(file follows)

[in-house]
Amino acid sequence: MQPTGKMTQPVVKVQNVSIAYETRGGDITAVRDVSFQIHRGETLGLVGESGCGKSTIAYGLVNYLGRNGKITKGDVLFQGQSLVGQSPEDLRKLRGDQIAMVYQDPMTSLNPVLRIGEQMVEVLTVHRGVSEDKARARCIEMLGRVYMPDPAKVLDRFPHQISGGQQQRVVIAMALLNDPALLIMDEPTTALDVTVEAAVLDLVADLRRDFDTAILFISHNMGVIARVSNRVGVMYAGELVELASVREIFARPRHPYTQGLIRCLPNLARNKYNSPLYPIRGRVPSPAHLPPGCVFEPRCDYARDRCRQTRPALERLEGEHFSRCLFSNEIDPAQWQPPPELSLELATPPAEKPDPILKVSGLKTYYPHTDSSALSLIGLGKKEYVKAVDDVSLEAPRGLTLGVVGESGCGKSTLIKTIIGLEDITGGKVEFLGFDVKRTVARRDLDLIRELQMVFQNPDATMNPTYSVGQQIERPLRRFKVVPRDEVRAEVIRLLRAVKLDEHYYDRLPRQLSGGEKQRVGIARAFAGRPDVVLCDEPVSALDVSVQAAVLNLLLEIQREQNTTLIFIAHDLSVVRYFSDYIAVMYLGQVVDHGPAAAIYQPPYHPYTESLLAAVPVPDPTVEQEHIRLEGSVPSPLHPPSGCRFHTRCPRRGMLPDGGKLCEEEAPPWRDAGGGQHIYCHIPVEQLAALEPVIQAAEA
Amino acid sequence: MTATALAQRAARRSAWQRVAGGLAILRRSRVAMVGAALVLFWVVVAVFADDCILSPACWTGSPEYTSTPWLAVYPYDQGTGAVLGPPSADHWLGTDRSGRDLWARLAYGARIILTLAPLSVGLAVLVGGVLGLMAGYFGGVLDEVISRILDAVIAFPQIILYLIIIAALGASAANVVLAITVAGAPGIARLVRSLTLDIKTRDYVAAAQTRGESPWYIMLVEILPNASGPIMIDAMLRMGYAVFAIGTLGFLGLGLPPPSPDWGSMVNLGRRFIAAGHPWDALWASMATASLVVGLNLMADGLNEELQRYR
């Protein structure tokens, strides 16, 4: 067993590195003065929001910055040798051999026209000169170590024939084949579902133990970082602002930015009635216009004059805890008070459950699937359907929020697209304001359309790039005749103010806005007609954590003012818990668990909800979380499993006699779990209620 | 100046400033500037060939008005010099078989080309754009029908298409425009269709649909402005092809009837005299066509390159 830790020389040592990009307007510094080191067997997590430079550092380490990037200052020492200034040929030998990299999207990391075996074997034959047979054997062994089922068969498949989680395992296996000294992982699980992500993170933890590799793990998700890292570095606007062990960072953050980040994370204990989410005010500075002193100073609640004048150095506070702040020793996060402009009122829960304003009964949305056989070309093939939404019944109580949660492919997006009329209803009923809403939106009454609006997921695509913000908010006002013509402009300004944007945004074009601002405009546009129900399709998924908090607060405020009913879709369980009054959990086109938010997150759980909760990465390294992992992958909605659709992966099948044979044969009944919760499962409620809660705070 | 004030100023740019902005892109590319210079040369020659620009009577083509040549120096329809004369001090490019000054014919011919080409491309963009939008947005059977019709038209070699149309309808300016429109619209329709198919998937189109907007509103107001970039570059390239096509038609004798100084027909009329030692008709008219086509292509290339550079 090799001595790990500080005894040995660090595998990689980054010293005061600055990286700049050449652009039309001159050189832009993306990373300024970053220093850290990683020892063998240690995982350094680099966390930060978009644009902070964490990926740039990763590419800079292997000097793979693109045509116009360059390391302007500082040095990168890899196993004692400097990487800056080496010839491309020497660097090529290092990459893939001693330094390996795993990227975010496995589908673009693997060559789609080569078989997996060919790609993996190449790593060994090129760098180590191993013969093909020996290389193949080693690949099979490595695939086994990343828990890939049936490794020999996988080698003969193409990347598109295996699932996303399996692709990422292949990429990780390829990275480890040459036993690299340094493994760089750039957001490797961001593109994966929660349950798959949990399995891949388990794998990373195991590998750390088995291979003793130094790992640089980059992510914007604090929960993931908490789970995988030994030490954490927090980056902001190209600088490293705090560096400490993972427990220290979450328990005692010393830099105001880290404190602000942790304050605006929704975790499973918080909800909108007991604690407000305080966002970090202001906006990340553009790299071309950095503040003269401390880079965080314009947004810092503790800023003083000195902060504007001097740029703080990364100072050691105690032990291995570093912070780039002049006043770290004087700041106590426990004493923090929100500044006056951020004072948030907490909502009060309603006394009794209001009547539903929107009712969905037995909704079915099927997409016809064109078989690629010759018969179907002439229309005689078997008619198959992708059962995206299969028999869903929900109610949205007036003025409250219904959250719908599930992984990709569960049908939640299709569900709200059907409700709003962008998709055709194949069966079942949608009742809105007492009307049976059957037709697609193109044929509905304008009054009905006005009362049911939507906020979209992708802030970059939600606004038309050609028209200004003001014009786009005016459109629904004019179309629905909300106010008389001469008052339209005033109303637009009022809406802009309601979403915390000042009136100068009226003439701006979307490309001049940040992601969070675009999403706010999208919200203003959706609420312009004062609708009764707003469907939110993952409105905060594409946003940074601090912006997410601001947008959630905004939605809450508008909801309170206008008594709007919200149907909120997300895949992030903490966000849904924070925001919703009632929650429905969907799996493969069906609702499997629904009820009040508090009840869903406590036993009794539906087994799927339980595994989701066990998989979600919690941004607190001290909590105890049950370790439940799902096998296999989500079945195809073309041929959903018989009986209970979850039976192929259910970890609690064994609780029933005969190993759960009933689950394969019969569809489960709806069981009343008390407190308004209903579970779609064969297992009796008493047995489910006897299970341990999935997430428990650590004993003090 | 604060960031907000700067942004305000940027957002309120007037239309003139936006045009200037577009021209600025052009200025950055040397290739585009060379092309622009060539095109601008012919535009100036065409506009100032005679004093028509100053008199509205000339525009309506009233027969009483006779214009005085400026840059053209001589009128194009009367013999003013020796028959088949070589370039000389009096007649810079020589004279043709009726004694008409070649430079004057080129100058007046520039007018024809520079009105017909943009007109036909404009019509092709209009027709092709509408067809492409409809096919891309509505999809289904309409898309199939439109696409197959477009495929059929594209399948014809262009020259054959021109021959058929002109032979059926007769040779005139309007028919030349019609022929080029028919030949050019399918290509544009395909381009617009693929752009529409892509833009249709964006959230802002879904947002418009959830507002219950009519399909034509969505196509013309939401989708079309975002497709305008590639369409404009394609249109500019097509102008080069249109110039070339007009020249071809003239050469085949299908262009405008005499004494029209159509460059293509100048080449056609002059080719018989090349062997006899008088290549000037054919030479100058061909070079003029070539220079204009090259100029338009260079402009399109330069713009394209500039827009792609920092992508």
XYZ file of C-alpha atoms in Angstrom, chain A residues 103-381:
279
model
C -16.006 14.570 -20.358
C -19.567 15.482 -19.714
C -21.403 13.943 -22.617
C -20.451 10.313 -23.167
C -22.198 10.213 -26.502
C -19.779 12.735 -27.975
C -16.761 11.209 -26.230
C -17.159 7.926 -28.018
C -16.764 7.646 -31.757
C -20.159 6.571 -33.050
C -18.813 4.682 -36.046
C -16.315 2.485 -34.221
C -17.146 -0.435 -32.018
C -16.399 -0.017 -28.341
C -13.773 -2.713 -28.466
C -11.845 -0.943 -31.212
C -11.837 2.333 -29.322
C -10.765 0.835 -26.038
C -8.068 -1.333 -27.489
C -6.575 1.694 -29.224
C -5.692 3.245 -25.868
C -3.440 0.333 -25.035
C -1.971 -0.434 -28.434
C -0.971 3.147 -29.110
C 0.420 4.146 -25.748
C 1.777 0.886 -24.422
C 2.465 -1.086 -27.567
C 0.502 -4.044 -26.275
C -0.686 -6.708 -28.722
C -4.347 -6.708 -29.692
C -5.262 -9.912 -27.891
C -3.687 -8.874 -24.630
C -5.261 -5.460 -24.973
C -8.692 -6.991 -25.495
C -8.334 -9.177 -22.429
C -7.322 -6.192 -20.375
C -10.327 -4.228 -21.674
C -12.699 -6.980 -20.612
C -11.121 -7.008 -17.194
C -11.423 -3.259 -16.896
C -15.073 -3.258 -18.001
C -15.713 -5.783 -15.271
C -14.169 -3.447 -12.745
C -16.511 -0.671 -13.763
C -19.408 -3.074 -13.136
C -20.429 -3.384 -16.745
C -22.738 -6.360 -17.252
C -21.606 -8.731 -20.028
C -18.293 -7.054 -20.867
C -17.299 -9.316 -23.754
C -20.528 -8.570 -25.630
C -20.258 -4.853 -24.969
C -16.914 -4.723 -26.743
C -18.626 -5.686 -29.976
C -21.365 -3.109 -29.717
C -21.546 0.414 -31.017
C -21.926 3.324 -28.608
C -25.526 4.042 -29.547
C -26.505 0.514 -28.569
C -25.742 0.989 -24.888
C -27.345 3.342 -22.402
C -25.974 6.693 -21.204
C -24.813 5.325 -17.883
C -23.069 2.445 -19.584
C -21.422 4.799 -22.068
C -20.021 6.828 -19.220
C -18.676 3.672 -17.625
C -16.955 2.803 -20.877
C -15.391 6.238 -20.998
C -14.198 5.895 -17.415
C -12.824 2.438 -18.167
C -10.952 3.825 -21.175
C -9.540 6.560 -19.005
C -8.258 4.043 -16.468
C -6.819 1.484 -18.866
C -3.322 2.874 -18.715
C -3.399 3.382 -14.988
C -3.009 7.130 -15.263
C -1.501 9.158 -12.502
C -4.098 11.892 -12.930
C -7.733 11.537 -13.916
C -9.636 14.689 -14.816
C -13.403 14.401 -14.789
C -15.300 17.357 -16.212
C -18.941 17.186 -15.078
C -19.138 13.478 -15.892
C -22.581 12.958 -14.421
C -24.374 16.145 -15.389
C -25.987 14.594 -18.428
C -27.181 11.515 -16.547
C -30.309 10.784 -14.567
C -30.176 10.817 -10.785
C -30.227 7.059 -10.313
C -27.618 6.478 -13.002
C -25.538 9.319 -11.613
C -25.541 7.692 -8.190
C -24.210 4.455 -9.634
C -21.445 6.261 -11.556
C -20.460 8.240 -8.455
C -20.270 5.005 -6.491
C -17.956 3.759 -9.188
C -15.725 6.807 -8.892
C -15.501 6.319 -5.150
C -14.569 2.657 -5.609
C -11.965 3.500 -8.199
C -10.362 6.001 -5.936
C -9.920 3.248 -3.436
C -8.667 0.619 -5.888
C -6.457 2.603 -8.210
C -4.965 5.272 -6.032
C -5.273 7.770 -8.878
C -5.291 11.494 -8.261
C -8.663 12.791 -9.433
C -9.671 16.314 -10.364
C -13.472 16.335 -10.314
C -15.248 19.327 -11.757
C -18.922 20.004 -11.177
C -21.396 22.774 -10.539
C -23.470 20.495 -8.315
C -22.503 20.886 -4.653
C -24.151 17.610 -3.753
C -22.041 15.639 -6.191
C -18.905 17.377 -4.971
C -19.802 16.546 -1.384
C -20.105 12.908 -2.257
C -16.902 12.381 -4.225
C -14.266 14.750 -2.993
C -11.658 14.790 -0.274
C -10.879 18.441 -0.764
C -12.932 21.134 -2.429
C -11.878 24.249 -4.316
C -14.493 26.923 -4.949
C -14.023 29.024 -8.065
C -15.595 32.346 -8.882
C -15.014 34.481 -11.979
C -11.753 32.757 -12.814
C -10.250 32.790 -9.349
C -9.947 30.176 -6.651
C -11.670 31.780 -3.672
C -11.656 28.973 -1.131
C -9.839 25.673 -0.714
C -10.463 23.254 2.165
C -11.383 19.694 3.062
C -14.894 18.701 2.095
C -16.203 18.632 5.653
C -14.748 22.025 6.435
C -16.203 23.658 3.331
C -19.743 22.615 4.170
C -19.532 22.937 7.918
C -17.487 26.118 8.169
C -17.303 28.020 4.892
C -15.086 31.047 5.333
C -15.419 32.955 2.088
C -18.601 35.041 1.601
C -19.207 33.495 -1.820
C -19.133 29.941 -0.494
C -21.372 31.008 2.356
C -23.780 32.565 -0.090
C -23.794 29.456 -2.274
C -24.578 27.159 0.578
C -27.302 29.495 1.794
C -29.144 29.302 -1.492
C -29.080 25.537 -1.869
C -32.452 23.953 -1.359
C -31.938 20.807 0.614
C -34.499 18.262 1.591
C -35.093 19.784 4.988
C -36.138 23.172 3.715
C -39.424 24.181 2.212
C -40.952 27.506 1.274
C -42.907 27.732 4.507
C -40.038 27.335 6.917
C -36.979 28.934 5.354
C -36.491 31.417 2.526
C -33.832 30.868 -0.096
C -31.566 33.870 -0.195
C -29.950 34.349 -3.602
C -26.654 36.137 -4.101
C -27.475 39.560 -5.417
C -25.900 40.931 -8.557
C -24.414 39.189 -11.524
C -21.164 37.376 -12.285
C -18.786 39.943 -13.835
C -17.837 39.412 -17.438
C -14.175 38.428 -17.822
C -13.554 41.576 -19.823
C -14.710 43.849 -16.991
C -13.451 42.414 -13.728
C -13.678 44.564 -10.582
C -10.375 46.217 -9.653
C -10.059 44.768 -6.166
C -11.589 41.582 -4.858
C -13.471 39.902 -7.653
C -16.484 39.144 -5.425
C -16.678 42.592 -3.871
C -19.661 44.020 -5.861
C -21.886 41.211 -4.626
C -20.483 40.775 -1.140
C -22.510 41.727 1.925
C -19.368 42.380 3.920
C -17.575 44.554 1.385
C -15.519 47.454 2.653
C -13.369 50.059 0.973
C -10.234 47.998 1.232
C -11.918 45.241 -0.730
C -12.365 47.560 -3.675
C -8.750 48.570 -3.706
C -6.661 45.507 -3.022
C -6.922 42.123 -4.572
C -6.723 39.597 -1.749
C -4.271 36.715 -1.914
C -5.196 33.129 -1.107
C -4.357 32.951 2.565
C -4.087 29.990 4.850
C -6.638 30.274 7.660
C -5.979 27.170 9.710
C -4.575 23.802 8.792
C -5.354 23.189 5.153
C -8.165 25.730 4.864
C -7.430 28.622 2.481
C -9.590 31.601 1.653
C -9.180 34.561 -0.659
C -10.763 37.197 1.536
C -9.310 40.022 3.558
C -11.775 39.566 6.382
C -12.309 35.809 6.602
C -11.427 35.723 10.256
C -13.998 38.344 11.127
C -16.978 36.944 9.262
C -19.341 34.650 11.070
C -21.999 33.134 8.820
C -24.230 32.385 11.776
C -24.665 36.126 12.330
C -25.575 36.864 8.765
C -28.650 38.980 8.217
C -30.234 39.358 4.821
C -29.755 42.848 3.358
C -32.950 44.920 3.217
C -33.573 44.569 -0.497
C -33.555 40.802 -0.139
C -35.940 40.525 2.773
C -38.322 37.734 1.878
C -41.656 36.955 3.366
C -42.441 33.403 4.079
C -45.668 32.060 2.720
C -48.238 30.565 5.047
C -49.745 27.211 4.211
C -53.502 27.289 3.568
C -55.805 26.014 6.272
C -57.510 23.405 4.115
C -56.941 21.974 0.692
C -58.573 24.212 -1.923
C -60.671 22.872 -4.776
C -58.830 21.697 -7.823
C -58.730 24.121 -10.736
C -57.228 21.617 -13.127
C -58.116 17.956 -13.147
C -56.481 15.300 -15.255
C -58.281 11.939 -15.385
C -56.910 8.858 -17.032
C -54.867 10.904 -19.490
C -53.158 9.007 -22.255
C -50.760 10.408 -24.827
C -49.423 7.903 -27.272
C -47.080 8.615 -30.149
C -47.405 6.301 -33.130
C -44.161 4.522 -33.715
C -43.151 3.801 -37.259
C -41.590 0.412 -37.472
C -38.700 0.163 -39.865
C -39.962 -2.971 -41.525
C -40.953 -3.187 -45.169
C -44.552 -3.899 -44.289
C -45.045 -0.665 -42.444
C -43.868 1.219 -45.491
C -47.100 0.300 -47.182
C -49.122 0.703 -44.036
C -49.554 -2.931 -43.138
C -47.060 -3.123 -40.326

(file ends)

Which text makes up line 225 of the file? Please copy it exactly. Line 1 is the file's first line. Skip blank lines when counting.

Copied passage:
C -5.354 23.189 5.153